Every Leader Needs to Break an Arm
Many of my “2D” friends laugh when they first meet me because I am built like the prototypical NFL quarterback 6’5”, 235lbs. This week I met with Carrie Wilkerson (@bareboot_exec) and she gave me the typical first comment “You are much bigger than your profile picture.”
As a kid growing up in Philadelphia, the best part of my summer days was playing a sport with all of my friends. However, within in the first two weeks of the beginning of summer, almost on cue, one of my friends would break their arm. This required a summer of patience.
Culture change is hard work and requires enormous patience. Many leaders are by nature impatient people who think results can be produced with the snap of a finger and completed by the end of the week or the end of a quarter.
Culture change takes a long time because it is complex and disruptive. Culture change involves unlearning old habits and acquiring new ways of thinking and behaving. Many employees have invested years in performing the way they are, typically with great rewards.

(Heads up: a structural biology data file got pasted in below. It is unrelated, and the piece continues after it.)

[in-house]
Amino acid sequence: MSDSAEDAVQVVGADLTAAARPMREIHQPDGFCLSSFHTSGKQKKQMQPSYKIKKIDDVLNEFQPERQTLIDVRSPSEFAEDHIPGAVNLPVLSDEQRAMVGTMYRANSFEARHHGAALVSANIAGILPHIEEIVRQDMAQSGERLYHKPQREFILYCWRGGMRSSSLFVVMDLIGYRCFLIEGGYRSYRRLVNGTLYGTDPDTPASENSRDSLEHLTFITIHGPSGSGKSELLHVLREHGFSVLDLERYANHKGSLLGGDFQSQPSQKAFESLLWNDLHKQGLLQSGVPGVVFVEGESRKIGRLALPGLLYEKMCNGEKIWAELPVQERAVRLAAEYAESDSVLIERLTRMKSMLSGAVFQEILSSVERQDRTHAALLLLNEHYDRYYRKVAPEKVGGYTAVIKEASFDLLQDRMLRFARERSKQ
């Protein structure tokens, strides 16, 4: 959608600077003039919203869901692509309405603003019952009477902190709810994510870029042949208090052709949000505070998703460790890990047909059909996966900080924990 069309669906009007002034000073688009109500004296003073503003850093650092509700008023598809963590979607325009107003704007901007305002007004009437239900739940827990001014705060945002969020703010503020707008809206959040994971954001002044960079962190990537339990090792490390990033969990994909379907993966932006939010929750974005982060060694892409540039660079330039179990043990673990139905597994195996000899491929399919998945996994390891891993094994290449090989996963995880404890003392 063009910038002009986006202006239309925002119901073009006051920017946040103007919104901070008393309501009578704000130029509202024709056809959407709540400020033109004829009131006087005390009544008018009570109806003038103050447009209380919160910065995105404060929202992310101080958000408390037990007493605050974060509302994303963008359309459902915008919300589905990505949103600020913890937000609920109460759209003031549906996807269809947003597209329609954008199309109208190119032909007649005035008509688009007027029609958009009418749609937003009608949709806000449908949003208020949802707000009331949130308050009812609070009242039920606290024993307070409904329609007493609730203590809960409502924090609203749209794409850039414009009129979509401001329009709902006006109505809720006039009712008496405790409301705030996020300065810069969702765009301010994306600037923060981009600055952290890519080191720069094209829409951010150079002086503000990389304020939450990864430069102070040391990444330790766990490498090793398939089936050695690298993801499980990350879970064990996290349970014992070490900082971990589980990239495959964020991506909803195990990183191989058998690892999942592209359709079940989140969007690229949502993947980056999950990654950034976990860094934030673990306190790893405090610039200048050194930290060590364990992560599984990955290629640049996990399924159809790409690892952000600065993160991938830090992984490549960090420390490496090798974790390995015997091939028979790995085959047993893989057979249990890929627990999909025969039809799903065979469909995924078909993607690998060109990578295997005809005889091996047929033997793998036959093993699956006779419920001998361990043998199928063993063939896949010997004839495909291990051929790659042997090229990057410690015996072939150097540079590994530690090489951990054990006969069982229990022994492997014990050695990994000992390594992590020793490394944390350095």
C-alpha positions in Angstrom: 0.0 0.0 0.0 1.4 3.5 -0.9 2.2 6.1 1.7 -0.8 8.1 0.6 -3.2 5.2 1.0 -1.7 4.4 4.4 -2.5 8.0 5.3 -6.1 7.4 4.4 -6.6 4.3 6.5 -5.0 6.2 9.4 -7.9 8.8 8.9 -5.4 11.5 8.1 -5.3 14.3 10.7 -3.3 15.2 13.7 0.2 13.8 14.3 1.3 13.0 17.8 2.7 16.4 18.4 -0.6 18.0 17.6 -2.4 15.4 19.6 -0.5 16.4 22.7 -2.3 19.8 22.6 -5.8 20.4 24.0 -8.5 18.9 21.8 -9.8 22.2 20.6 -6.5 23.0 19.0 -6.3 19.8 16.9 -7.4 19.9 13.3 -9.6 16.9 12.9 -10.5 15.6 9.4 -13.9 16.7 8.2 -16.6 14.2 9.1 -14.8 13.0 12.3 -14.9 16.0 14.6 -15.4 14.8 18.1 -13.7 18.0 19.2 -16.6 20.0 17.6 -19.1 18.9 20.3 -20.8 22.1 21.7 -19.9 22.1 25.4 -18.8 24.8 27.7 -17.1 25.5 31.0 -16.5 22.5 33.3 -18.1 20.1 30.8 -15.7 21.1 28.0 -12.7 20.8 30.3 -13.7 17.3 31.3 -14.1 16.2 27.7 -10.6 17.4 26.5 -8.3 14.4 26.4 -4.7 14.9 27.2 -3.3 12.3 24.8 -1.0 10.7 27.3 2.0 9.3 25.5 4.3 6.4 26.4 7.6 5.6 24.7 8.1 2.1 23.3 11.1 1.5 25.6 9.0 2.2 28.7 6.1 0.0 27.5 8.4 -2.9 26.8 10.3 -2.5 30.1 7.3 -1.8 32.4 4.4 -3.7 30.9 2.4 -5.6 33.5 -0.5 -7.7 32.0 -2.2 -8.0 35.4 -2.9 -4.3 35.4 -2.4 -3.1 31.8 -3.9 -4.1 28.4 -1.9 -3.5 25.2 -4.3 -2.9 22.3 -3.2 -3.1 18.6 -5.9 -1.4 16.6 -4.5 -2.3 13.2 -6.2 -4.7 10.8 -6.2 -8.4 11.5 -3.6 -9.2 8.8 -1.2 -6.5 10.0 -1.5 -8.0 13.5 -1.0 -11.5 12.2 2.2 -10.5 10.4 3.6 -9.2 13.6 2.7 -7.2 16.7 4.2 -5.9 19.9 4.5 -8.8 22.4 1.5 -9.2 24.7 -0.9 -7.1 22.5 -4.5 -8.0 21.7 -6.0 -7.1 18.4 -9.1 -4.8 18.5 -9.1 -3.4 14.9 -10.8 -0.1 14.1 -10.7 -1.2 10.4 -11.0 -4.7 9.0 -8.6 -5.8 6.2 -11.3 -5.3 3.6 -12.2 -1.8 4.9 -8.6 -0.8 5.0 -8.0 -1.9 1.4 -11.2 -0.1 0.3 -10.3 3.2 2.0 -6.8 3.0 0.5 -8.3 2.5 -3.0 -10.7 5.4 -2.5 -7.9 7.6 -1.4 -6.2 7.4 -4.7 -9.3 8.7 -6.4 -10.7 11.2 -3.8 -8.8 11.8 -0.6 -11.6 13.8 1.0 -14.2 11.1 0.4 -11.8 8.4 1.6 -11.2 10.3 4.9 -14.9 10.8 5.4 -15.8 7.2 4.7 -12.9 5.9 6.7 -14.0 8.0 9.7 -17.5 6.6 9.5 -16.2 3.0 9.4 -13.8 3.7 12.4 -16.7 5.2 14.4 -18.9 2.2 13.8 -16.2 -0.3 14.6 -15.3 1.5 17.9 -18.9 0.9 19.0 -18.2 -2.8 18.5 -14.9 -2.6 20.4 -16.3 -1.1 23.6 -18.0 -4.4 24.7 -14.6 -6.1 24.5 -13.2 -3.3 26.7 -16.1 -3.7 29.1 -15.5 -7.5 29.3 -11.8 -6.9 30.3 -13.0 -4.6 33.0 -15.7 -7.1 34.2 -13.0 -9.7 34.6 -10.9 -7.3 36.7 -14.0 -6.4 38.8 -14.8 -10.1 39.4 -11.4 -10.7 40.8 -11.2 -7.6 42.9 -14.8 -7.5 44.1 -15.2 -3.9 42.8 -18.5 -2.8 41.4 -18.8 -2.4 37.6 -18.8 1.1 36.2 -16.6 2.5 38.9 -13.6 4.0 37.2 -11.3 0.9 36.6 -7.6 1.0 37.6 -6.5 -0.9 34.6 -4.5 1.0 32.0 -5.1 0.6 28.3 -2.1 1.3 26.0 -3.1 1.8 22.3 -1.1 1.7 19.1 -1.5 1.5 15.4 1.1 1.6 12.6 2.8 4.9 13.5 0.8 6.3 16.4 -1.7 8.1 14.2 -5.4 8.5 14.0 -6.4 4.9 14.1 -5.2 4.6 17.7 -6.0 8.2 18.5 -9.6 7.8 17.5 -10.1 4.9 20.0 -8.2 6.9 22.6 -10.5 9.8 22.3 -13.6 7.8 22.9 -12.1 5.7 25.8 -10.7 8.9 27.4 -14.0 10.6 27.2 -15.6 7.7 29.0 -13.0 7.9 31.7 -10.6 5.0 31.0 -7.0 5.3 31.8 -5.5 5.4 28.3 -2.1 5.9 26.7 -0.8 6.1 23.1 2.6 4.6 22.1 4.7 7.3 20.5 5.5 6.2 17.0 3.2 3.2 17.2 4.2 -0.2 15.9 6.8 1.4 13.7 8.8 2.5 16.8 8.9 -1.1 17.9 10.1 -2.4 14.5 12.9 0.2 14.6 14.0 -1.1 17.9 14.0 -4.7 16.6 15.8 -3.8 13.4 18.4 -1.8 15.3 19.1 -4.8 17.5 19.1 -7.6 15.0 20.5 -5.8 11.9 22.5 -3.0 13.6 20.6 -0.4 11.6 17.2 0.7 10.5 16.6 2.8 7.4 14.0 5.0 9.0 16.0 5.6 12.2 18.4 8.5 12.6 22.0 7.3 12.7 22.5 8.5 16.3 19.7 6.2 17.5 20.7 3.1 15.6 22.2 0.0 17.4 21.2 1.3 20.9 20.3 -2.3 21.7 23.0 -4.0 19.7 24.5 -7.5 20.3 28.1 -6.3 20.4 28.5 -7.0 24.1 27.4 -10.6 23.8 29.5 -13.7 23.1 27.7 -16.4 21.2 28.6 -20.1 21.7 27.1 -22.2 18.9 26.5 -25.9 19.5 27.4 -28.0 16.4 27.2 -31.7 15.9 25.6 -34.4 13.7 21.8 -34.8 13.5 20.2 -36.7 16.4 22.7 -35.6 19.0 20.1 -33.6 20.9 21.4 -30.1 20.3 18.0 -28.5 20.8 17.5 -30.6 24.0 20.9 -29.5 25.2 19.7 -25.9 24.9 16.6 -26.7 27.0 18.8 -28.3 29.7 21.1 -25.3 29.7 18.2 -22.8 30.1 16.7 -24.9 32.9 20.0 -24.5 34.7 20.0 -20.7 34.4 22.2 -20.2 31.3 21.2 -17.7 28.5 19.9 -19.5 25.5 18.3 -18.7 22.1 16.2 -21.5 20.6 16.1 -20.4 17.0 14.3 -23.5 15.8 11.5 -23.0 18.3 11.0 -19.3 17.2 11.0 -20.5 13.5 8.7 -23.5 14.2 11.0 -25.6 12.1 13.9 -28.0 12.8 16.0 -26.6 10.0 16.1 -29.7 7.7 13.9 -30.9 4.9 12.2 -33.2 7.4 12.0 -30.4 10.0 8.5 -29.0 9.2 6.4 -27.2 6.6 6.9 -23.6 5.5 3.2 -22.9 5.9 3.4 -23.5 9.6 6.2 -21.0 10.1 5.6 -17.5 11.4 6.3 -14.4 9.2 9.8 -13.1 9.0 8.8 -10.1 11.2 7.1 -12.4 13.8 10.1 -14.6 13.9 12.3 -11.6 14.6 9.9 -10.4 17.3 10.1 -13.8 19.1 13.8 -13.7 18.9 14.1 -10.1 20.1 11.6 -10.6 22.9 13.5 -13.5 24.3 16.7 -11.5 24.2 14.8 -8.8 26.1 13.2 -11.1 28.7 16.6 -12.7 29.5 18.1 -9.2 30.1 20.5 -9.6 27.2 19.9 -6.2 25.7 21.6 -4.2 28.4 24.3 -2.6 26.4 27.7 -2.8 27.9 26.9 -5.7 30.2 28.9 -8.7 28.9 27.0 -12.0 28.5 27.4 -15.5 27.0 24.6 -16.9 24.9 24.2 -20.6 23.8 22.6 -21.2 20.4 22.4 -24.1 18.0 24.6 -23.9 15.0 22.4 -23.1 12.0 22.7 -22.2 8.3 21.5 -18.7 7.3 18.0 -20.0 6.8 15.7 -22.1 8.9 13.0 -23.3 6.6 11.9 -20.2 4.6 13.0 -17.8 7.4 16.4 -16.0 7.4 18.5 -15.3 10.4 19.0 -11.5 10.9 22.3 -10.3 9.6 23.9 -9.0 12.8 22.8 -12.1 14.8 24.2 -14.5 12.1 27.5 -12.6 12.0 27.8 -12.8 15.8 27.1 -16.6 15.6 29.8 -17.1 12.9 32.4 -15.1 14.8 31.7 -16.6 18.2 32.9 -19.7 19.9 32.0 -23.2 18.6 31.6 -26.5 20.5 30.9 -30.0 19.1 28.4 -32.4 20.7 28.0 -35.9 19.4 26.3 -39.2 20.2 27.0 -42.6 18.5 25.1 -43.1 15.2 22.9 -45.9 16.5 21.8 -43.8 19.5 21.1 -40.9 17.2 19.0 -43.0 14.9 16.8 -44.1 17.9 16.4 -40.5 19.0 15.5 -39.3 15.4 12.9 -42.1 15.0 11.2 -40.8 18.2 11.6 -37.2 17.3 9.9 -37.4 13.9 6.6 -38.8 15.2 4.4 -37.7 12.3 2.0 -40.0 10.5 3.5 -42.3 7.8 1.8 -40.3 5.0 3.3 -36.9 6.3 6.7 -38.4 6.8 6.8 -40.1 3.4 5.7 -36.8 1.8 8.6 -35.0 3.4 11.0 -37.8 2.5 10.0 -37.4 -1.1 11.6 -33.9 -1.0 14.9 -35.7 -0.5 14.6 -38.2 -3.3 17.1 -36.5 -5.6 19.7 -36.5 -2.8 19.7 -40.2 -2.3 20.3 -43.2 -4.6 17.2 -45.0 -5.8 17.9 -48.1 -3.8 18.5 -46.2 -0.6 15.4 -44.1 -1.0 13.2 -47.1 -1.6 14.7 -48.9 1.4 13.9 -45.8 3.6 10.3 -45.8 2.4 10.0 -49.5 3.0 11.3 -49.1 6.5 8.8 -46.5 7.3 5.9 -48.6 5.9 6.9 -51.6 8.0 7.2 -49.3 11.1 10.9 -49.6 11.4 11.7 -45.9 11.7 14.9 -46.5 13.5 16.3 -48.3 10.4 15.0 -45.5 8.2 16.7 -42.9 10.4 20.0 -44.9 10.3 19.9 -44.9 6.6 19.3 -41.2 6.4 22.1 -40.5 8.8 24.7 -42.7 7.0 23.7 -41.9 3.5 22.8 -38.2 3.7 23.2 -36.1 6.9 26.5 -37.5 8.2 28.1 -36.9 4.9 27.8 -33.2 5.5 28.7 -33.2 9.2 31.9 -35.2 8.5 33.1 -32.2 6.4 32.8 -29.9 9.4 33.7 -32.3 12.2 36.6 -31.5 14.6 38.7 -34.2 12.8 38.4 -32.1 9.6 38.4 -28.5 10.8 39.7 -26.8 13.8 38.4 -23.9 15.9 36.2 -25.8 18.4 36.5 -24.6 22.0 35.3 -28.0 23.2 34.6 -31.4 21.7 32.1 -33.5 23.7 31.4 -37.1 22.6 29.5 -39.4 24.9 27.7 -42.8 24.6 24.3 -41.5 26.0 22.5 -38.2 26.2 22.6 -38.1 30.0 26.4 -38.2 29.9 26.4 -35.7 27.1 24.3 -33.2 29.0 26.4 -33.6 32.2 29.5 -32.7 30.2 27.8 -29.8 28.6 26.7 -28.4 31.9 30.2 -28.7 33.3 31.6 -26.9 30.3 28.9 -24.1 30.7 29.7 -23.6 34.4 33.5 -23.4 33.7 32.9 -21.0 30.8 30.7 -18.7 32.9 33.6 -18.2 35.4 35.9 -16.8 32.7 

Getting people to abandon their old ways and embrace new ones cannot be accomplished through an edict, a pronouncement, or a “to all employees” memo. And, the larger the organization and more dispersed the employees, the more challenging it is and the more time and patience it requires.
Coming back from any type of injury requires daily visits to physical therapy and a multitude of doctors’ visits.
Leaders sometimes think their role in a culture change effort is simply an occasional meeting in which the topic is one of many on the agenda or visiting the troops on special days.
Culture change involves daily actions that can be easily witnessed by employees and teammates. Think of the effort this way: how much leader time is presently devoted each day to efforts related to the budget, the bottom line, administration or operations. If the culture change effort is not elevated to at least that level, it will be viewed as an extra, not as the pursuit of a new way of working. Employees have many priorities competing for their limited time and resources, and the “extras” ultimately get ignored or left to chance.
So, how much patience do you have to change the way to do things? Are you willing to invest DAILY in the hard work off the field so your team is stronger on the field?